Ministerial announcements are braying about April 1 triggering a great outflow of money, or the prospect of a great outflow, from the Government’s coffers.
It sounds like most of us will get a slice of the action, although in some cases this action perhaps will amount to no more than furnishing Inland Revenue with our annual returns and coughing up our dues.
Some ministerial announcements, true, concerned comparatively small sums.
But two separate press statements – one from the PM – drew public attention to the transfers of huge sums of money from the Government to families, welfare beneficiaries, superannuitants and so on.
The message, palpably, was that Jacinda and her team are aware of the squeeze on the cost of living, but they care deeply for our wellbeing and are determined to ease the burden.
The PM highlighted these effects:
- The Working For Families boost will give 60 per cent of kiwi families an increase of an average of $20 a week.
- 855,000 superannuitants will see their payments increase – $52 per fortnight for a single person and $80 for a couple.
- Over 100,000 individuals and families with children will be better off by on average $60 a week.
- Income increases on top of 25c a litre reduction on fuel excise and introduction of half price public transport for three months.
But hey – there’s more to come. From 1 May a million New Zealanders will start receiving the winter energy payment putting an extra $700 in total in the pockets of families over the colder months.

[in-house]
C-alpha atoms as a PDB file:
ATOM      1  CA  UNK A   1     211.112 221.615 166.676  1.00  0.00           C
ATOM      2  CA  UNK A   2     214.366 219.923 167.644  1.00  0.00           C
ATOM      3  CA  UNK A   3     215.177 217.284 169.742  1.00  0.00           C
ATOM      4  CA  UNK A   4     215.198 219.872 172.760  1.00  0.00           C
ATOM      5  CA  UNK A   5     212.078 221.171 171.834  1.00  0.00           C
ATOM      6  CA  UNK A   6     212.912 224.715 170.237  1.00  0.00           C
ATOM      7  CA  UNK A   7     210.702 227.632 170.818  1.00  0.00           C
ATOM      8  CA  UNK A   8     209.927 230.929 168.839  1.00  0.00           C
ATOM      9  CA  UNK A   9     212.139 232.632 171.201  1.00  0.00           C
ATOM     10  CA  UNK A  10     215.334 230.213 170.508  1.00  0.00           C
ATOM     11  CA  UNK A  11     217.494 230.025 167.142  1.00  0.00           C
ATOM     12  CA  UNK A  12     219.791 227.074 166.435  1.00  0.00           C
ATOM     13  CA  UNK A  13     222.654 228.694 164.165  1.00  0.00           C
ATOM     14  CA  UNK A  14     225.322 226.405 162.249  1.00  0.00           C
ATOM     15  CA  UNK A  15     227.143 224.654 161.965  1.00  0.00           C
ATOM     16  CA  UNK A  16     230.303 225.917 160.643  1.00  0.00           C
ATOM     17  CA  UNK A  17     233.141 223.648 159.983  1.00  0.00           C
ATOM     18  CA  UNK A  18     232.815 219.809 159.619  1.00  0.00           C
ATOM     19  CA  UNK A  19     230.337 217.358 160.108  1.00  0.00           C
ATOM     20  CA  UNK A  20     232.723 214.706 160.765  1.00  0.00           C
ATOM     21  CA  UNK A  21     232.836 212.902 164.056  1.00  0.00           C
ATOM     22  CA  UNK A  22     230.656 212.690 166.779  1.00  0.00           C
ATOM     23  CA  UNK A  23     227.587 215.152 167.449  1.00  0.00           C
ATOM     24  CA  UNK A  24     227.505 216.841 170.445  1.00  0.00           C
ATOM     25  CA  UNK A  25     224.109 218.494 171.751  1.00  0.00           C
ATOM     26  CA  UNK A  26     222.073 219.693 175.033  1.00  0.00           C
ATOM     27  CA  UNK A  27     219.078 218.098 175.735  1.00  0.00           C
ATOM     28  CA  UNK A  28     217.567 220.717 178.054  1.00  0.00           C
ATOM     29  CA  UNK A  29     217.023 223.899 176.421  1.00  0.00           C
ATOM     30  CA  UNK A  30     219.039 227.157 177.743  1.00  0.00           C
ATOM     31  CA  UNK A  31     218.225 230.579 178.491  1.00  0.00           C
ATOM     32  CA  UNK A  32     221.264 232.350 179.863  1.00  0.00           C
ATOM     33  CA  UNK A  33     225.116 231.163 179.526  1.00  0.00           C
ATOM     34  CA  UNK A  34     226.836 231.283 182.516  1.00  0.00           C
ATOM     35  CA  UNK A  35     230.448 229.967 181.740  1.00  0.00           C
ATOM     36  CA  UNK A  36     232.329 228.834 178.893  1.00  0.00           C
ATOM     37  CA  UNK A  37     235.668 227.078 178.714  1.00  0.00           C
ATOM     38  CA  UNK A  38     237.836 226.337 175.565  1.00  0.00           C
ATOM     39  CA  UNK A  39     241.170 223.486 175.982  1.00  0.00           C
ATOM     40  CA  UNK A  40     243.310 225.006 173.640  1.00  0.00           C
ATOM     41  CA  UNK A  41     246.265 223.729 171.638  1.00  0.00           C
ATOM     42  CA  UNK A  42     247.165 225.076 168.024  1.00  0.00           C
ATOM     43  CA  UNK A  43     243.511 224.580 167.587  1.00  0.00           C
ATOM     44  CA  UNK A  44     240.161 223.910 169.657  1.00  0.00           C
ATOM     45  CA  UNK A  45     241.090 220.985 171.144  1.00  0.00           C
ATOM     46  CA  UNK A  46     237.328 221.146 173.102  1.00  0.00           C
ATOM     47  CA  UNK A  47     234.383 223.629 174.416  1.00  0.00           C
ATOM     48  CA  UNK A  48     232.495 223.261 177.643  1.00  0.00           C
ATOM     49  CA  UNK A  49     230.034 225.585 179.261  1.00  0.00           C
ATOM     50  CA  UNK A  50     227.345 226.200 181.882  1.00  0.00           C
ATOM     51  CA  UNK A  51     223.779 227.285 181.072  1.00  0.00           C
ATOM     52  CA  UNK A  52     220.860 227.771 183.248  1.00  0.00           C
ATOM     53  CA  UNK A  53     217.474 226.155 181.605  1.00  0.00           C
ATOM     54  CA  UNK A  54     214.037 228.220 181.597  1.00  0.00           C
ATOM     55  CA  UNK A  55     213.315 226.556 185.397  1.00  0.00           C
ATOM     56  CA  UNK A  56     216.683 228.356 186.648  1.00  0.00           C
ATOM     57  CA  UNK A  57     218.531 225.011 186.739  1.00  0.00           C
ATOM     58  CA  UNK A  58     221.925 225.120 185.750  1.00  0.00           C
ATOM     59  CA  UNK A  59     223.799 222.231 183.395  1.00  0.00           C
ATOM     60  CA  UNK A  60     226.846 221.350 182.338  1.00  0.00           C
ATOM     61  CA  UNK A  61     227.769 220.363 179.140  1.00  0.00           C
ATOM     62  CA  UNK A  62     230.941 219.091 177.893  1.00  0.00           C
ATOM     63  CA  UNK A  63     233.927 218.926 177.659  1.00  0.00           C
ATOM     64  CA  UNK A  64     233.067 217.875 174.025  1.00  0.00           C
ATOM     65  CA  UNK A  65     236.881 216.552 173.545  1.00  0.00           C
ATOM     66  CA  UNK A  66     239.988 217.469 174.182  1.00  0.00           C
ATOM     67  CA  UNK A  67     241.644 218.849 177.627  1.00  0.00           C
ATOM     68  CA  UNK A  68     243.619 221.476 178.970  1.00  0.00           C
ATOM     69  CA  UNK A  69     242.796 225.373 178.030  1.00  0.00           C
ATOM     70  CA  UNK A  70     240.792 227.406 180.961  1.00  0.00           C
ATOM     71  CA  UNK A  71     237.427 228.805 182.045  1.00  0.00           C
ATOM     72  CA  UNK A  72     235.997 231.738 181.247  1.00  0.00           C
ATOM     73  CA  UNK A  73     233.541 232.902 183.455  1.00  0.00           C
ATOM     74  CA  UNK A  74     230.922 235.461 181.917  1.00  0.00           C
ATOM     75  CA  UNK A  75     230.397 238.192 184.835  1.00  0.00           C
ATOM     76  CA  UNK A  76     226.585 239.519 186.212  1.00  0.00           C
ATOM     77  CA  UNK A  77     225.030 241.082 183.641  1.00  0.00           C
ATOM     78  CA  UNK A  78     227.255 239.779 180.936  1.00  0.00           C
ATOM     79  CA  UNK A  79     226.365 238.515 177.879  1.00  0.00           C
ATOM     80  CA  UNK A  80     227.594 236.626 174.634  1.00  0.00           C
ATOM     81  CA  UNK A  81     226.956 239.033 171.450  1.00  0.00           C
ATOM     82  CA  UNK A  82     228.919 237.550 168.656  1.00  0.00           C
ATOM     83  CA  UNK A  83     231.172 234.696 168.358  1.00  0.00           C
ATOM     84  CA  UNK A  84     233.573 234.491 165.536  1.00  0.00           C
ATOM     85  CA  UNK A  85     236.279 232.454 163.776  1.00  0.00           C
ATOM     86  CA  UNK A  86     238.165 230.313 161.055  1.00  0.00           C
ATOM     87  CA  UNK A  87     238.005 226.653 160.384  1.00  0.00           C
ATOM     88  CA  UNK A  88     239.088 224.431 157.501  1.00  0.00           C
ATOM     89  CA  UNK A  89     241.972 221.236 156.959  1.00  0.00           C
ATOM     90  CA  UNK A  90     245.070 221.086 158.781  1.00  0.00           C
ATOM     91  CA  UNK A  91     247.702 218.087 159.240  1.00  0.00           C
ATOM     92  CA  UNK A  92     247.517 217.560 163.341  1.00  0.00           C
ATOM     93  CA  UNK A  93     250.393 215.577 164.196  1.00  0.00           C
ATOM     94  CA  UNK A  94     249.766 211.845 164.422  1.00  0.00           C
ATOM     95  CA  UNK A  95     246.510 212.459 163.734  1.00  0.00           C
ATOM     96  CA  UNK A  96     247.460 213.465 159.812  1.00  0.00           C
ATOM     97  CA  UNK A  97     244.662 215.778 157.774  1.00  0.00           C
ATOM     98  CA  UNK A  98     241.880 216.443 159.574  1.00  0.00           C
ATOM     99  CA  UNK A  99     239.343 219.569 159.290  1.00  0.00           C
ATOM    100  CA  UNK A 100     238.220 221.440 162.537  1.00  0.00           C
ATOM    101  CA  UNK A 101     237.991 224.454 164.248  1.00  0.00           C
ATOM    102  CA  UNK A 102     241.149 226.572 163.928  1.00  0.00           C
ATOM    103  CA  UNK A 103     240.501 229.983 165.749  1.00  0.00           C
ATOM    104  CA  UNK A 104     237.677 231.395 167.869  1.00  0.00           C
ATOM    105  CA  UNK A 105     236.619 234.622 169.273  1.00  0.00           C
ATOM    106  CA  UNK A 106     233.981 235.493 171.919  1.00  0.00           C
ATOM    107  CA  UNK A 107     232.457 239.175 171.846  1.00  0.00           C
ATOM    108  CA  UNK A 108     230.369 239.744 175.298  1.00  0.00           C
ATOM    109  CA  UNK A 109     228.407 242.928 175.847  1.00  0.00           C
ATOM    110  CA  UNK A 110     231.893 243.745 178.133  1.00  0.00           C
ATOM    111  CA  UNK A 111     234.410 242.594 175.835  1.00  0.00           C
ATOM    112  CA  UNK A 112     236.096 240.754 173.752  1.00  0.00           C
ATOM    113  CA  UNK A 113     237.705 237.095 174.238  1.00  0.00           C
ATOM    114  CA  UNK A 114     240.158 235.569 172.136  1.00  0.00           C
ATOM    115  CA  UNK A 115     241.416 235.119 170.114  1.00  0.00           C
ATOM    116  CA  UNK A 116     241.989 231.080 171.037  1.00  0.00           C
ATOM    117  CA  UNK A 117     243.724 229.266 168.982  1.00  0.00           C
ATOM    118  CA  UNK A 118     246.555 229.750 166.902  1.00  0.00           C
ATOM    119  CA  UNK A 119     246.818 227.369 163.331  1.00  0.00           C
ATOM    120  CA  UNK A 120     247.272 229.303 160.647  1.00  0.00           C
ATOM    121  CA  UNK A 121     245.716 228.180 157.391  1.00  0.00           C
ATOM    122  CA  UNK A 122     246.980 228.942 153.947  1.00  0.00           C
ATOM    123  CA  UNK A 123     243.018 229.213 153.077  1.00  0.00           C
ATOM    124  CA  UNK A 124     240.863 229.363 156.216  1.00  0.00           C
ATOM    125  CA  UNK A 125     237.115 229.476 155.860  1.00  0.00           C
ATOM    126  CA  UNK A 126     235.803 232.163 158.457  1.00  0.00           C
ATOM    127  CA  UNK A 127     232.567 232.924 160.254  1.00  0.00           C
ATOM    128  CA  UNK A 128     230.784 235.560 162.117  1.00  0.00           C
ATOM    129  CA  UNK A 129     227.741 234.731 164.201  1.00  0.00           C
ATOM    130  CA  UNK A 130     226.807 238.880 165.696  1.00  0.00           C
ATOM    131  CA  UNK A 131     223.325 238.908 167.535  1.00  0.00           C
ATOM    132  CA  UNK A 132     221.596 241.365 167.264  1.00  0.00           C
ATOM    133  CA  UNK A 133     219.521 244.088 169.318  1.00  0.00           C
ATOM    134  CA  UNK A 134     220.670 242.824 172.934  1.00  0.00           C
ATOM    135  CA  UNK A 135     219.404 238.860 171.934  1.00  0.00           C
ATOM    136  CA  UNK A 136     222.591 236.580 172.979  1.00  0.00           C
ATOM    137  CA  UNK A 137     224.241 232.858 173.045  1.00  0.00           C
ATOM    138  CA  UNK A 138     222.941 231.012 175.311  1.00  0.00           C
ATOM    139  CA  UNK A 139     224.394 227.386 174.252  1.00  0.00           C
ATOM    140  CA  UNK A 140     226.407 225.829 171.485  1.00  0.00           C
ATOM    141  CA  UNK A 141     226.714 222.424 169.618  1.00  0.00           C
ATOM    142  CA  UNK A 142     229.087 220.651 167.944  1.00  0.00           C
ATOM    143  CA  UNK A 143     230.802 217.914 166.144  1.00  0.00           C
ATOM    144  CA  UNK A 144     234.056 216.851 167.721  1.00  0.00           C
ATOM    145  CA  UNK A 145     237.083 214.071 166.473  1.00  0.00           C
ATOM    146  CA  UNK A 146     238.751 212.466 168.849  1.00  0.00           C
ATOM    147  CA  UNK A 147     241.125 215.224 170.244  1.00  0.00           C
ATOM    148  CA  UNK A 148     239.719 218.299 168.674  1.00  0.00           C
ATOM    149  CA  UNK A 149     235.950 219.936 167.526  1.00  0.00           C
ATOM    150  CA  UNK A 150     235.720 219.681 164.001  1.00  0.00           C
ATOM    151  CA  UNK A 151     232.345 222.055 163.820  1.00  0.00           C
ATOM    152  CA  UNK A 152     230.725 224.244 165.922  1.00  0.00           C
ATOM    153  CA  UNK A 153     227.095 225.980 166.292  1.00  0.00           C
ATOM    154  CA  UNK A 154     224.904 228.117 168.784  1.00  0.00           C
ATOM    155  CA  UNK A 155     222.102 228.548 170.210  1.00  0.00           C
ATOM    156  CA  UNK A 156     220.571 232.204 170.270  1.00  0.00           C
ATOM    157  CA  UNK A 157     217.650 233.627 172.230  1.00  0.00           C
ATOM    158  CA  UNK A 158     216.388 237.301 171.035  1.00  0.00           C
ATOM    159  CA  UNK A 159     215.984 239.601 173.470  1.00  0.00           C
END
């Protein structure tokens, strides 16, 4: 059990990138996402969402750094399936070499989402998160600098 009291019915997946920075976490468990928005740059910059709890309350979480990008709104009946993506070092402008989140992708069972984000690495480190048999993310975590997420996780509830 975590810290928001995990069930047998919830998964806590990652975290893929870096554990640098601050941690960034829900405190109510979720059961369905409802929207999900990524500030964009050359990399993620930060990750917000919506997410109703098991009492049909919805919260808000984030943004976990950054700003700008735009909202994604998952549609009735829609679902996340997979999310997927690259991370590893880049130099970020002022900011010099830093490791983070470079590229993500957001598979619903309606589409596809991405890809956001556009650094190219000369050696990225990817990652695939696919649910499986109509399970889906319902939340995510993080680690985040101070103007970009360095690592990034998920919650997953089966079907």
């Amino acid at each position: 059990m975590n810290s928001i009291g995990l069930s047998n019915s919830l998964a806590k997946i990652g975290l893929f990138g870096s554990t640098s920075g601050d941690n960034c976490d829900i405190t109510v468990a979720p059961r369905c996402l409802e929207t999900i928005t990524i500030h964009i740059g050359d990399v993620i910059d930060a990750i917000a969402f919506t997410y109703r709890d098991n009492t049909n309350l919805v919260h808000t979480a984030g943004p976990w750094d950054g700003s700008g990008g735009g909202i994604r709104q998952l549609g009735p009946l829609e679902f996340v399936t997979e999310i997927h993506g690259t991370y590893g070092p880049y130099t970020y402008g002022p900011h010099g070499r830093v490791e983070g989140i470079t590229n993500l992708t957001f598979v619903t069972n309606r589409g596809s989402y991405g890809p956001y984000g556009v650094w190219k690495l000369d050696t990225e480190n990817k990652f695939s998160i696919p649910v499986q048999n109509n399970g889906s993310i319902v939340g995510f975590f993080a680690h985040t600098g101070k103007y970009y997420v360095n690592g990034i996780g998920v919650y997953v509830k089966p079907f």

Carmel Sepuloni (Social Development and Employment) and Michael Wood (Workplace Relations and Safety) regurgitated the PM’s news – or did the PM regurgitate her Ministers’ statement – and highlighted these boosts to our wellbeing:
- Main benefit rates today increased by between $20 and $42 per adult, per week compared to 1 July 2021.
- The minimum wage increases to $21.20 per hour.
- New Zealand Superannuation rates are increasing by $52 a fortnight for single superannuitants living alone, and by $80 a fortnight for a couple.
- Student allowance and living costs increases by $25 per adult a week.
- Childcare assistance income thresholds indexed to average wage growth.
- Working for Families tax credit increases.
- Orphans Benefit and Unsupported Childs Benefit increases by between 12 and 26 percent per week.
We are talking about billions of dollars, rather than the millions that typically feature in ministerial announcements.
According to the Government’s half-year reckoning, total Crown expenses in 2021/22 will amount to $155 billion. Social security and welfare – $49.5 billion – will account for 32 per cent of it, up from $42.9 billion in 2020/21.